Drones

Backed By Army, Smart Shooter Now Looks To Sell Counter-Drone Tech To Marines

A rifle equipped with the Smart Shooter Smash 2000 system. (Smart Shooter)

TEL AVIV: Already selected by the US Army, Israeli firm Smart Shooter is now hoping to get its SMASH 2000 automated targeting system into the hands of US Marines.

The SMASH 2000, which boasts the ability to give a “one shot, one kill” capability to small arms, is currently being tested by the Marine Corps Rapid Capabilities Office (MCRCO) for its potential use against small unmanned systems. According to company representatives, at least some of the testing will occur aboard ships to see how effective it can be at helping Marines shoot down moving targets.

“The Marine Corps Warfighting Lab (MCWL) evaluates candidate technologies to fill capability gaps; one of which is small, hostile drones against our front-line Marines in the close-in fight,” said Marine spokesman William Hughes in response to an inquiry. “As a part of its market research work, the Marine Corps Rapid Capabilities Office (MCRCO) is evaluating the SMASH 2000L as a candidate solution identified for its current ability to target, track, and fire at the optimal point to eliminate small hostile drones.”

The SMASH can be integrated onto any of the small arms currently used by the US military. The system, at its most basic, uses algorithms to track the target, and does not allow a shot to be fired until there is an optimal firing option laid out. The company claims novice shooters have an 80 percent chance of hitting their target with one shot.

The threat of small UAS is a growing one for militaries around the world, with the Pentagon pursuing a number of different options for how to take down such systems, which can be used as both intel-gathering devices or suicide weapons. The power of the latter was on display over the last year, where small, commercially-available drones equipped with explosives were featured heavily in the Nagorno-Karabakh conflict between Azerbaijan and Armenia, as well as in the Iran-linked strikes against a commercial ship in July.

Smart Shooter had also been tested by US Special Operations Command, but was not adopted into its arsenal. However, in June 2020 the Army announced it was integrating the SMASH into its counter-UAS capability set.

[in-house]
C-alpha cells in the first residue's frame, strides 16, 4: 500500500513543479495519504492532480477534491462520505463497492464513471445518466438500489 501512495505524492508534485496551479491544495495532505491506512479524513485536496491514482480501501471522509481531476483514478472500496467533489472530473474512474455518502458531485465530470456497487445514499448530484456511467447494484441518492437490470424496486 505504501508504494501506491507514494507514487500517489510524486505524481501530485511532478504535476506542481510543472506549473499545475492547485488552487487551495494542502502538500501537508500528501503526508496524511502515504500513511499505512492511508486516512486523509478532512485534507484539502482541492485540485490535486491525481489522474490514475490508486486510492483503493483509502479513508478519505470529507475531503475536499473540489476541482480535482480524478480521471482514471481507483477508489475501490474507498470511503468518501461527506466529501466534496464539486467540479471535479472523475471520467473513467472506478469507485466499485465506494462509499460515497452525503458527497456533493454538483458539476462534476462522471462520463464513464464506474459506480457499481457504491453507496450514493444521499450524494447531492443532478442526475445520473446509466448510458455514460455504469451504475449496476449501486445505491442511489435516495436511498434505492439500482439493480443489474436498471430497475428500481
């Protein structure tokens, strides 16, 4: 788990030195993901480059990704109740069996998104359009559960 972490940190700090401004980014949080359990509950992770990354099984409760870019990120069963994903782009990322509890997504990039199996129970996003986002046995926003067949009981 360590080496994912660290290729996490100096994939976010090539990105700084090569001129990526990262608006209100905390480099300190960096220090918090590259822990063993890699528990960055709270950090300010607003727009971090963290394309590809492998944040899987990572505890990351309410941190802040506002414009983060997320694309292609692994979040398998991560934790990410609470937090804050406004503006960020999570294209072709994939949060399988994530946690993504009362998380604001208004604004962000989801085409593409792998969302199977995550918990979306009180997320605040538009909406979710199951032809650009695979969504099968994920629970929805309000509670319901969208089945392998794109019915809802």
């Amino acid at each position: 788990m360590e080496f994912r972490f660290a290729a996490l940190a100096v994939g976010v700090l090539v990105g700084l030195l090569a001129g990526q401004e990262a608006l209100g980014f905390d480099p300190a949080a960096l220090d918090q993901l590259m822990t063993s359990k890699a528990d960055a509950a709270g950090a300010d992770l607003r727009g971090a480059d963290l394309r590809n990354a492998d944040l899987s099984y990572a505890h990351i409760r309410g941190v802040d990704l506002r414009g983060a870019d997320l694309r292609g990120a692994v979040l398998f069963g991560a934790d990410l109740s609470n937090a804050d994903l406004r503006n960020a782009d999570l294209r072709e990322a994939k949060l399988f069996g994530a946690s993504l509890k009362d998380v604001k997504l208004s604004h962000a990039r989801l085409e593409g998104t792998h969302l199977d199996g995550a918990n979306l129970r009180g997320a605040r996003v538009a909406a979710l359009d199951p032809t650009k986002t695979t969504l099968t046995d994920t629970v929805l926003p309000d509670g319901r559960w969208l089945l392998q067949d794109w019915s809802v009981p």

It is also drawing interest from other nations. Last year, the Dutch Army completed a live-fire counter-drone trial with the system. The company claims that that demonstration as successful, with soldiers, using the system for the first time, table to take down drones out to 150 meters away

The system has been developed with the assistance of the Israeli ministry of defense and is in service with some special units of the Israel Defense Forces (IDF). Israeli sources said that the system has proved very effective in combat against terrorists in densely populated areas in the West Bank, particularly against drones.

The SMASH 2000, which boasts the ability to give a “one shot, one kill” capability to small arms, is currently being tested by the Marine Corps Rapid Capabilities Office (MCRCO) for its potential use against small unmanned systems. According to company representatives, at least some of the testing will occur aboard ships to see how effective it can be at helping Marines shoot down moving targets.

Source: https://breakingdefense.com/2021/10/backed-by-army-smart-shooter-now-looks-to-sell-counter-drone-tech-to-marines/

Donovan Larsen

Donovan is a columnist and associate editor at the Dark News. He has written on everything from the politics to diversity issues in the workplace.

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